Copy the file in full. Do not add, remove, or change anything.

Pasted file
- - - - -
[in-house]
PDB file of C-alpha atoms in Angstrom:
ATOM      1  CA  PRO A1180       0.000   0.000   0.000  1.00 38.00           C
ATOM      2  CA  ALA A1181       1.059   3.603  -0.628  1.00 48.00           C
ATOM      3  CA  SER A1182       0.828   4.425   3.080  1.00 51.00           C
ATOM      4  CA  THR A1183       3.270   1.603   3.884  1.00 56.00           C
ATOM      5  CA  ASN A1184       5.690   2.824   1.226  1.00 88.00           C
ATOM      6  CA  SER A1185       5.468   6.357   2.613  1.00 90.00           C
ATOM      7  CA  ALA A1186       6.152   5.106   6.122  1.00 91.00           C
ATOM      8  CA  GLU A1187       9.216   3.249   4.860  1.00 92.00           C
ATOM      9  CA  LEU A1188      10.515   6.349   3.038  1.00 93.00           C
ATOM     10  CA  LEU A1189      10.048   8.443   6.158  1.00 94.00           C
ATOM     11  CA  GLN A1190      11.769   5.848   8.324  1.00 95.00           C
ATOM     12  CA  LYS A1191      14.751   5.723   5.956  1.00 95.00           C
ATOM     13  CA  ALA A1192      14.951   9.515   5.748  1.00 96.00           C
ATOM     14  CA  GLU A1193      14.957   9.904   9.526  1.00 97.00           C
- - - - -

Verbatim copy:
[in-house]
PDB file of C-alpha atoms in Angstrom:
ATOM      1  CA  PRO A1180       0.000   0.000   0.000  1.00 38.00           C
ATOM      2  CA  ALA A1181       1.059   3.603  -0.628  1.00 48.00           C
ATOM      3  CA  SER A1182       0.828   4.425   3.080  1.00 51.00           C
ATOM      4  CA  THR A1183       3.270   1.603   3.884  1.00 56.00           C
ATOM      5  CA  ASN A1184       5.690   2.824   1.226  1.00 88.00           C
ATOM      6  CA  SER A1185       5.468   6.357   2.613  1.00 90.00           C
ATOM      7  CA  ALA A1186       6.152   5.106   6.122  1.00 91.00           C
ATOM      8  CA  GLU A1187       9.216   3.249   4.860  1.00 92.00           C
ATOM      9  CA  LEU A1188      10.515   6.349   3.038  1.00 93.00           C
ATOM     10  CA  LEU A1189      10.048   8.443   6.158  1.00 94.00           C
ATOM     11  CA  GLN A1190      11.769   5.848   8.324  1.00 95.00           C
ATOM     12  CA  LYS A1191      14.751   5.723   5.956  1.00 95.00           C
ATOM     13  CA  ALA A1192      14.951   9.515   5.748  1.00 96.00           C
ATOM     14  CA  GLU A1193      14.957   9.904   9.526  1.00 97.00           C